The College Park City-University Partnership is asking for support from the city council to proceed with a neighborhood stabilization project that would create more accessible, affordable housing and increase homeownership in the city.

The U.S. Census Bureau reported the homeownership at 65.4 percent for the third quarter of 2021, 2 percent lower from 2020’s third quarter. In some areas of College Park, such as Old Town, only about 20 percent of properties are owner-occupied.

“It’s really important for homeowners to feel connected to the community … the percentage of homeowners helps build a really strong community,” said District 1 councilmember Kate Kennedy. Kennedy is also the chair of the College Park City-University Partnership’s Neighborhood Preservation and Development committee.

The project will likely require around $9 million or $10 million to launch, Kennedy said during a Jan. 11 city council meeting.

To help reach that amount, Kennedy said the committee is asking for $3 million from the College Park City Council to provide financial support for organizing the neighborhood stabilization and housing trust.

That $3 million would come from the city’s American Rescue Plan Act funding, a $22 million COVID-19 pandemic relief check College Park received from the federal government.

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Kennedy said during the meeting that the plan would allow College Park’s graduate students, families, young professionals and seniors to have more access to housing.

To achieve accessibility, the housing trust will arrange shared equity with the homebuyer. This means when someone in the program buys a property, the trust buys into it as well. This way when the house is sold, both the homeowner and the trust receive a profit.

To receive financial assistance, homebuyers’ total household income must be roughly under $180,000. Kennedy said different levels of support will be offered based on participants’ income levels.

After agreeing to share equity with the housing trust, homeowners must live on the property to ensure the home doesn’t become another rental. When homeowners decide to sell the house, the trust has the first option to purchase and sell the house to a new qualified owner.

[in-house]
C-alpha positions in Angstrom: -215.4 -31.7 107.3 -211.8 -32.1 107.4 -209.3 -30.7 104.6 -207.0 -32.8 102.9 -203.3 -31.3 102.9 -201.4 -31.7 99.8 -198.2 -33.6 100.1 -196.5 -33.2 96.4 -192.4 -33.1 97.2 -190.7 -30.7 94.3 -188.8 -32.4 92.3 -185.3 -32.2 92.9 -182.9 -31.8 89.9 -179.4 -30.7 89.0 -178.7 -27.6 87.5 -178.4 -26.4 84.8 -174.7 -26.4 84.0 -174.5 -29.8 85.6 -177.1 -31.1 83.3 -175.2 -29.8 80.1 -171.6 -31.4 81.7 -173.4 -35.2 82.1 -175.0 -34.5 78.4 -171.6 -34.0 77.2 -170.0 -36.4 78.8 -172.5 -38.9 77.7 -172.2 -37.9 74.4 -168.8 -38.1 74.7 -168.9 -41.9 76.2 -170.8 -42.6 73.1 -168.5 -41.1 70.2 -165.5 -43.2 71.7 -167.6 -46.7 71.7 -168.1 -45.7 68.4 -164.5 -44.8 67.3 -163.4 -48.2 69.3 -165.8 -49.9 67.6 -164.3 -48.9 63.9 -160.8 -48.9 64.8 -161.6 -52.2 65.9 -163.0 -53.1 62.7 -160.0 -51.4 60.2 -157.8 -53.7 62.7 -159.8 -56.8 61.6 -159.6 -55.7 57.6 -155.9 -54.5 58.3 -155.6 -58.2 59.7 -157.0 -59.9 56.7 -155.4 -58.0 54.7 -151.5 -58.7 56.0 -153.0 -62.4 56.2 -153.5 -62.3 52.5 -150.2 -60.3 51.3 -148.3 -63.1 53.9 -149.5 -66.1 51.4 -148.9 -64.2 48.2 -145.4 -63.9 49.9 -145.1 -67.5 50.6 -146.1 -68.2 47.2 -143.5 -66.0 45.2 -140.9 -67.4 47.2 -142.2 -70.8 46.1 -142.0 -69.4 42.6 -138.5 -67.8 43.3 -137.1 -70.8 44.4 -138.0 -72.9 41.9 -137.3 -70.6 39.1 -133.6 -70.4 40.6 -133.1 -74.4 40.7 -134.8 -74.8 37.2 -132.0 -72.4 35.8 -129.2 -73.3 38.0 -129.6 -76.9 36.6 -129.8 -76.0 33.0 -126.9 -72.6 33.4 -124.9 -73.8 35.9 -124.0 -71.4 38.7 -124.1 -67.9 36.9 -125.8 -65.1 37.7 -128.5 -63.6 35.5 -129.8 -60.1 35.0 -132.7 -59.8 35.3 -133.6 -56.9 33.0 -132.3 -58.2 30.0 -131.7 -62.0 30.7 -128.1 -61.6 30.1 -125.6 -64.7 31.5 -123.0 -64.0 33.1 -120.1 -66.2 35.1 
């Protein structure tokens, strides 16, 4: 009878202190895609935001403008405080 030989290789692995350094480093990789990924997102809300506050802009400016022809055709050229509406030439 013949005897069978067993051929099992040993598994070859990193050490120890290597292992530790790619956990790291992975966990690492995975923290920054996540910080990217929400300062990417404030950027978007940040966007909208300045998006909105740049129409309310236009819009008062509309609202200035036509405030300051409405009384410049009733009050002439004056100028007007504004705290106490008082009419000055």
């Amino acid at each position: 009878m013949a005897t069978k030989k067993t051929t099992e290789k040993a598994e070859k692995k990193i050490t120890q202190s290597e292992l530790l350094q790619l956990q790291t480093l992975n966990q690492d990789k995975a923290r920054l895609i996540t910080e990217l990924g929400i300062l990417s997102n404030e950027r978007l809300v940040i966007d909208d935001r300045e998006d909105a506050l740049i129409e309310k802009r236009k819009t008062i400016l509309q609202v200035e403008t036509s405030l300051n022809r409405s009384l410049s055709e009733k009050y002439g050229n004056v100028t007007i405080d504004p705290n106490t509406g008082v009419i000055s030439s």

How the shared equity will be split between the trust and homebuyer has not been decided yet, Kennedy said. The committee will present more details of the project to the College Park City Council in February or March.

The committee is actively looking for additional funding outside of the city council from the University of Maryland, Prince George’s County, the state of Maryland and the federal government outside of ARPA.

However, Kennedy noted the neighborhood stabilization and housing trust does not necessarily address the need for more affordable rental housing in College Park.

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Megha Sevalia, the SGA College Park City Council liaison, said she hopes students are included in the neighborhood stabilization process.

“Overall, this isn’t really a student housing project,” Sevalia said. “But I am invested in ensuring that the parameters that are set for the project do not exclude students preemptively.”

Kennedy said the College Park City Council plans to create a separate program to assist students in finding affordable housing, with a more long-term timeline. The hope is with a more stable market base in the community, local businesses will become stronger, Kennedy said.

Kennedy added that if professors and university employees can afford a house near the university, it will cut back on traffic and pollution.

District 4 councilmember Denise Mitchell said she was looking forward to more details about the neighborhood stabilization, reassuring residents changes to housing won’t happen quickly.

“There’s a lot of things we have to do internal to create and solidify what the concept will be,” Mitchell said.

College Park Mayor Patrick Wojahn said he is supportive of allocating the $3 million to help the project and is awaiting more details from the committee.

“I think it seems like a really intriguing tool that we could use to accomplish a lot of different city objectives,” Wojahn said. “I think we’re eager to hear more.”